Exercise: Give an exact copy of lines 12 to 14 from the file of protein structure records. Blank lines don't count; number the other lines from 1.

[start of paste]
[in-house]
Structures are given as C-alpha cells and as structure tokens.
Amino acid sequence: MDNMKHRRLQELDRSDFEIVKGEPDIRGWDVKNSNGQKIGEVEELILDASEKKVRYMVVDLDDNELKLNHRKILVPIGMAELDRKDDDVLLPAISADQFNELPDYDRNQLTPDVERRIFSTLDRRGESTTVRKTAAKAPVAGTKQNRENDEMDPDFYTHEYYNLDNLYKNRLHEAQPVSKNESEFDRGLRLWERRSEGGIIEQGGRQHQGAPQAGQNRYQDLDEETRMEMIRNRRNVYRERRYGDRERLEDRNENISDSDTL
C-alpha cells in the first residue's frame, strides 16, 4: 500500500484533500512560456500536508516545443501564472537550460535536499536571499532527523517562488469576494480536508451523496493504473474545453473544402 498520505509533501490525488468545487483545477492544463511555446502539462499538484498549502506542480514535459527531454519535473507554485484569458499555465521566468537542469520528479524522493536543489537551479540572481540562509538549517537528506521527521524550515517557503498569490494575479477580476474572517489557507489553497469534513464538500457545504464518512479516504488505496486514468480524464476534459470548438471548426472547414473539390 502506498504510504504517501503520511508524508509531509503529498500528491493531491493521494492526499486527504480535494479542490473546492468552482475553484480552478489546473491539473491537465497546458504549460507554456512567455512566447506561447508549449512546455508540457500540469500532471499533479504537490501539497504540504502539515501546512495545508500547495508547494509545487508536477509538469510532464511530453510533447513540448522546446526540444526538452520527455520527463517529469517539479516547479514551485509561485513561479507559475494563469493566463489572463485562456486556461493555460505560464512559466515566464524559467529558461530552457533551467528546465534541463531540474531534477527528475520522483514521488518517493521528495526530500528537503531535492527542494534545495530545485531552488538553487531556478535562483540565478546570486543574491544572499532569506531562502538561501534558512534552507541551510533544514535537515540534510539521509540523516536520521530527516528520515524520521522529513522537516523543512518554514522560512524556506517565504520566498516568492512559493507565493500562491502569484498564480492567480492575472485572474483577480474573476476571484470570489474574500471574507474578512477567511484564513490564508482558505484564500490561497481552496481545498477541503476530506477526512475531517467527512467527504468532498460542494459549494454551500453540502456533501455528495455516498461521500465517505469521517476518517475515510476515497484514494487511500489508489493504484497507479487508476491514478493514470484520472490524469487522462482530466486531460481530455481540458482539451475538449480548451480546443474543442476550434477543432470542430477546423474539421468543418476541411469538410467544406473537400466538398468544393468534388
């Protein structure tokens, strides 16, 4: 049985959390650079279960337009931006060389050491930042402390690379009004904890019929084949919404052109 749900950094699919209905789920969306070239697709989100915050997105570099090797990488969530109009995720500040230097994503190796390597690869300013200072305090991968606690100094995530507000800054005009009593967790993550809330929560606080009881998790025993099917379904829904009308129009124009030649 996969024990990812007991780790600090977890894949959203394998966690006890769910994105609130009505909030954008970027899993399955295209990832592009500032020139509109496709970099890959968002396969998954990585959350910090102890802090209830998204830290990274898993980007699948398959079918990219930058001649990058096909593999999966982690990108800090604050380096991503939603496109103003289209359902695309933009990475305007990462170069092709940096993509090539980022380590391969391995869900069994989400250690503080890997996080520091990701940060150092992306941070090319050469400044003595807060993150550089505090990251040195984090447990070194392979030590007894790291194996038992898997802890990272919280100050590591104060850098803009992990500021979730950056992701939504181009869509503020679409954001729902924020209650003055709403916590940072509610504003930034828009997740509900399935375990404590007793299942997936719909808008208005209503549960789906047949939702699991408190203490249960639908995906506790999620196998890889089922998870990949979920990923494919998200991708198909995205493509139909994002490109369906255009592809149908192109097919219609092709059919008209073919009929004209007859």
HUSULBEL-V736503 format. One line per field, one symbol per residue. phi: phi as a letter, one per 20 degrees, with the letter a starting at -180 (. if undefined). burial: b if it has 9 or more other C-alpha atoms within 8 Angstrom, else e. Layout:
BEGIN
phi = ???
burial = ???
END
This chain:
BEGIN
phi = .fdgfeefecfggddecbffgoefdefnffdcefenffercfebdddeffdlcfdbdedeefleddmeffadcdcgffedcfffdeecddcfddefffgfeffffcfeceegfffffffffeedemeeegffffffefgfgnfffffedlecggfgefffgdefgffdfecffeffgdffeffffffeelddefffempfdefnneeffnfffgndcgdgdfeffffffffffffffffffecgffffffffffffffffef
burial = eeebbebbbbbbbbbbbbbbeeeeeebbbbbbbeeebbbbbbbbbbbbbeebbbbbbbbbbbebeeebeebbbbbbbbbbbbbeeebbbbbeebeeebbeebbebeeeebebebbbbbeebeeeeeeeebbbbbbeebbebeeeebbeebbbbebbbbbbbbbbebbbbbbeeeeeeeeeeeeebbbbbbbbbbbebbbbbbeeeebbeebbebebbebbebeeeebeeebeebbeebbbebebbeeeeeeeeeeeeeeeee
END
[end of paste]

BEGIN
phi = .fdgfeefecfggddecbffgoefdefnffdcefenffercfebdddeffdlcfdbdedeefleddmeffadcdcgffedcfffdeecddcfddefffgfeffffcfeceegfffffffffeedemeeegffffffefgfgnfffffedlecggfgefffgdefgffdfecffeffgdffeffffffeelddefffempfdefnneeffnfffgndcgdgdfeffffffffffffffffffecgffffffffffffffffef
burial = eeebbebbbbbbbbbbbbbbeeeeeebbbbbbbeeebbbbbbbbbbbbbeebbbbbbbbbbbebeeebeebbbbbbbbbbbbbeeebbbbbeebeeebbeebbebeeeebebebbbbbeebeeeeeeeebbbbbbeebbebeeeebbeebbbbebbbbbbbbbbebbbbbbeeeeeeeeeeeeebbbbbbbbbbbebbbbbbeeeebbeebbebebbebbebeeeebeeebeebbeebbbebebbeeeeeeeeeeeeeeeee